Wednesday, May 08, 2013
Things That Piss Me Off # 5409
Look. I understand. Driving through a thunderstorm is a scary proposition when it is raining very hard and the wind is blowing seventy odd mph. I get it.
However, if you are on a heavily trafficked road, slowing down and impeding traffic is not a wise idea. Putting on your flashers isn't helping, either. Why?
Because of your fearful reaction, people could die. Probably not you, because you'll probably just motor on like nothing happened. But the people behind you? Their patience is gonna run out and they will try to pass you. And it's not likely to be the guy right behind you - nope, it's the impatient idjut five cars behind who will pull out to pass the whole bunch and end up in a head on collision.
All because you had no business being out there if you can't keep up with traffic.
So, pull off the road already and wait it out if the weather scares you so badly. No, not on the side of the road, dummy - someone will come along and rear end you, and you might get hurt as well. Nope, find a driveway or a side road and get the f&(k outta the way. If you are on an interstate or some such, do not pull under an overpass and park on the side of the road. For the same reason. Exit the damn road, stupid.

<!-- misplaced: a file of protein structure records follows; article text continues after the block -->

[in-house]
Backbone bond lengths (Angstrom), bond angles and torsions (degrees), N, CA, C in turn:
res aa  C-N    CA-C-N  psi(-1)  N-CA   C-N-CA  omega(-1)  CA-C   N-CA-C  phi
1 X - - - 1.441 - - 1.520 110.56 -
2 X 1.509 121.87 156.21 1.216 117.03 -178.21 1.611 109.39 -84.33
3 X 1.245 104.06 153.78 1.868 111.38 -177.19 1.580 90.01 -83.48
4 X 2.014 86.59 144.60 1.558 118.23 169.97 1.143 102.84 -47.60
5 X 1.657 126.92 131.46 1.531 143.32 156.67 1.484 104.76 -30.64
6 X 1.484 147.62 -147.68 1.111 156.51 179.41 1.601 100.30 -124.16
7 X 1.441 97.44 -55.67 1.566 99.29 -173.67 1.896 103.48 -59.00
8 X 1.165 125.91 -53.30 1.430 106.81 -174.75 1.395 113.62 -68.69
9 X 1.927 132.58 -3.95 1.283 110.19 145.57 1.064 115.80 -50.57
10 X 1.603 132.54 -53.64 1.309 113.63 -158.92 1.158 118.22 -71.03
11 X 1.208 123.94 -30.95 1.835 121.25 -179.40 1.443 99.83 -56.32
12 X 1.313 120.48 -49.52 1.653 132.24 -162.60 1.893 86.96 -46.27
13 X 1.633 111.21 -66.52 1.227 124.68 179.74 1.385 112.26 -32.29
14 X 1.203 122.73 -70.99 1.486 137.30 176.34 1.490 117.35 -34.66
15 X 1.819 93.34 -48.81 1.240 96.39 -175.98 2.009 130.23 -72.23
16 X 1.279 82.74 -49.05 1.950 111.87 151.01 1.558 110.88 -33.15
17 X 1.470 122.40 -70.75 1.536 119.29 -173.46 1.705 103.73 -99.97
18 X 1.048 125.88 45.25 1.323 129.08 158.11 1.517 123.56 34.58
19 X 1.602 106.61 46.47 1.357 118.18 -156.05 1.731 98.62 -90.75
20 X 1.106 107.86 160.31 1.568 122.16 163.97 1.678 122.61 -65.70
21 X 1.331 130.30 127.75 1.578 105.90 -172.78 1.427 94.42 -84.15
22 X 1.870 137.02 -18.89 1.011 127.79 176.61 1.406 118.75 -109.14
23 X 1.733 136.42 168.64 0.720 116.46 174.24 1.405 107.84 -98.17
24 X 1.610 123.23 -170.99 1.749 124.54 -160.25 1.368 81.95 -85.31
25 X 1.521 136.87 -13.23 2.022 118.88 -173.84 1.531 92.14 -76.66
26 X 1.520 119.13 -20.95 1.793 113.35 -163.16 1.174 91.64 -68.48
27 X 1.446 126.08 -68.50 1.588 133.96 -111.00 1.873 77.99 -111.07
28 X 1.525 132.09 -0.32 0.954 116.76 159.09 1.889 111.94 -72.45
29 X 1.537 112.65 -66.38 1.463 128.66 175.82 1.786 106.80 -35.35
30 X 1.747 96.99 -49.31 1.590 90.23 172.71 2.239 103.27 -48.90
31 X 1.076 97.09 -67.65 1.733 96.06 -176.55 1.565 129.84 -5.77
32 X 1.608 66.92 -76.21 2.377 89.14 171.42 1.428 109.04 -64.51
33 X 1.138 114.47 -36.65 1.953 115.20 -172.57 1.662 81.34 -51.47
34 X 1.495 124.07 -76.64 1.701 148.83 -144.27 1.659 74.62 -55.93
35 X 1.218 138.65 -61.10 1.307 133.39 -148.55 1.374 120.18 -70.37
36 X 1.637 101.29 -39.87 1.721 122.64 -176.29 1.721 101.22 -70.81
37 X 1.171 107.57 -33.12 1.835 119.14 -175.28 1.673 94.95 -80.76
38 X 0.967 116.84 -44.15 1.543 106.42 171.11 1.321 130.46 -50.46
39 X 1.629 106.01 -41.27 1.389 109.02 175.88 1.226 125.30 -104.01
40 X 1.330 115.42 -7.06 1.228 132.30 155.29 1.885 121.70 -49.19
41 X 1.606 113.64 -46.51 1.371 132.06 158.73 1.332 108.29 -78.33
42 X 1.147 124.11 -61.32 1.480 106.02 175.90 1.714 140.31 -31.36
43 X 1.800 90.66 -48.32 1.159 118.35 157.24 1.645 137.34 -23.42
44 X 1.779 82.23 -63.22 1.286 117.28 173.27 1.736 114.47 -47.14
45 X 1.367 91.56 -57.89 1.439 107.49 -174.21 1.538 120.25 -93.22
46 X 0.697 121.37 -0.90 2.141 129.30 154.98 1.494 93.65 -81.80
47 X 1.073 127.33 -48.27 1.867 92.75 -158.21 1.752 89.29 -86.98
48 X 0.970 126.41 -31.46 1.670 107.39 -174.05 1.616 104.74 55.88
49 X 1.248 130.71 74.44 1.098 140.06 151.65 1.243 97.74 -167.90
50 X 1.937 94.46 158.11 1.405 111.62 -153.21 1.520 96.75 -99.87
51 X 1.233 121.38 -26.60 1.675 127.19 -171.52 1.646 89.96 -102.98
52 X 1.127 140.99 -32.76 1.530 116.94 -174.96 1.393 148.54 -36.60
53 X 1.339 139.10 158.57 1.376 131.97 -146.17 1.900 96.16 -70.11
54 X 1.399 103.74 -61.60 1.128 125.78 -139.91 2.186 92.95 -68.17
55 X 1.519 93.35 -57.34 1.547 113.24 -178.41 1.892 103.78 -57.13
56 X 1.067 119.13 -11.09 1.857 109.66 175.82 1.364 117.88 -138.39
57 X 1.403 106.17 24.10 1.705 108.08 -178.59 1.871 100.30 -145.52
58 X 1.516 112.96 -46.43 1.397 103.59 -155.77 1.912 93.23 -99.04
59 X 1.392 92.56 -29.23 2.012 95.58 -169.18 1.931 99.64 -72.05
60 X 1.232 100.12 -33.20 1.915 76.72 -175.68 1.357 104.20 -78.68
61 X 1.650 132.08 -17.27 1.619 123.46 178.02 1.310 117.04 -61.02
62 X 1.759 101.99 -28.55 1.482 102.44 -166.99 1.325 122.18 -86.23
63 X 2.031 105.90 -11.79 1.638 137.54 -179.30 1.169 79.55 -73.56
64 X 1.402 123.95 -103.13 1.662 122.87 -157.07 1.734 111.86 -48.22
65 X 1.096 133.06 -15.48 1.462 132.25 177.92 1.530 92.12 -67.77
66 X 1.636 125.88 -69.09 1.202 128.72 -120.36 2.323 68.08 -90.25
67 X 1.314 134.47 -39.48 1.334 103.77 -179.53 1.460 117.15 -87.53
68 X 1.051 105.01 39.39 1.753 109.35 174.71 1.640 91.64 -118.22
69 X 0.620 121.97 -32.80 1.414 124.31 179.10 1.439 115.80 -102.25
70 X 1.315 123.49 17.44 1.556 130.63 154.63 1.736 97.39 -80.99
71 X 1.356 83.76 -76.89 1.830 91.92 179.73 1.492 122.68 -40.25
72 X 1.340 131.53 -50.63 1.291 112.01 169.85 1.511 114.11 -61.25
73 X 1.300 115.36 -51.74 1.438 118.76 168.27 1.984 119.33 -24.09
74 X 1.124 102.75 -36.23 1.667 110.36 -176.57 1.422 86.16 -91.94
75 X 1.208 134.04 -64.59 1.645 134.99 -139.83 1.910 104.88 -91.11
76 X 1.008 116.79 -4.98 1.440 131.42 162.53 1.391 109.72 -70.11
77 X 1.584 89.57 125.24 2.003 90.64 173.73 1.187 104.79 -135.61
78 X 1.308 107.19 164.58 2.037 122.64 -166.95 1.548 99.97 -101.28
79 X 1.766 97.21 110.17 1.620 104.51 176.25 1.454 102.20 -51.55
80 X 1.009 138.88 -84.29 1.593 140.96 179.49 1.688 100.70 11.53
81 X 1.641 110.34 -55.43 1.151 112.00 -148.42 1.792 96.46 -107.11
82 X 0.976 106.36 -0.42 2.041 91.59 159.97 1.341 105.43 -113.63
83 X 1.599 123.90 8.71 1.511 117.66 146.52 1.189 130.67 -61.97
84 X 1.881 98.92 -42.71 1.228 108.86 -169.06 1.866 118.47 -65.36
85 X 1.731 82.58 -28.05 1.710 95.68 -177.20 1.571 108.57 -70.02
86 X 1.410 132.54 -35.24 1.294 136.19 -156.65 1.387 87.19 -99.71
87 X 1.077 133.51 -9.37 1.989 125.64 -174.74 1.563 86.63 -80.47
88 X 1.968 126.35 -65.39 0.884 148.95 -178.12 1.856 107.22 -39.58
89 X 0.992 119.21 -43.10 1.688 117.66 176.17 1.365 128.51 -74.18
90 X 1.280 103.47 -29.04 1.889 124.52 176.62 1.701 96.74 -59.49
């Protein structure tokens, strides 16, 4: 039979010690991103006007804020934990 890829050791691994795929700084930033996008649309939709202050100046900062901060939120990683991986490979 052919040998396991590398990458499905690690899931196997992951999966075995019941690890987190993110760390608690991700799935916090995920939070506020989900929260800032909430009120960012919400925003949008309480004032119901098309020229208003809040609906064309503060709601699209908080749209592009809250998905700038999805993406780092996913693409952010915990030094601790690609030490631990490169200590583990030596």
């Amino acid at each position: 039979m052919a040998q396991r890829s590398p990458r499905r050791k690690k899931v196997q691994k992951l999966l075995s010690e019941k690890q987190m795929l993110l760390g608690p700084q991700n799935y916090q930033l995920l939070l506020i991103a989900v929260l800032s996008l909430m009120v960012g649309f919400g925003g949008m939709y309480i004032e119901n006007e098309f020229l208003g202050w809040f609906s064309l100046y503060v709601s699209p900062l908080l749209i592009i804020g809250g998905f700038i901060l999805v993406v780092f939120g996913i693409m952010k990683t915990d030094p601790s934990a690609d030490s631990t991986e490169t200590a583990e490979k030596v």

When the conditions are bad like that, I'd just about as soon be in my truck. Why, you ask?
For one thing, my windshields are nearly vertical. Look at your car and see how your windshield is considerably sloped rearward. Imagine gallons of water being dumped on your car at once. My vertical windshield will shed water far more quickly than your sloped one will. My wipers keep up.
I'm also usually heavy enough that hydroplaning isn't as big of an issue as well. So, I can see where I'm going, and am tracking straight without being jerked around. Even my pickup has more vertical glass.
But all that is neither here nor there if you find yourself too scared to drive with the rest of the crowd. Do us all and yourself a favor - get off the road and wait until it clears. On the Great Plains, that generally takes all of five minutes.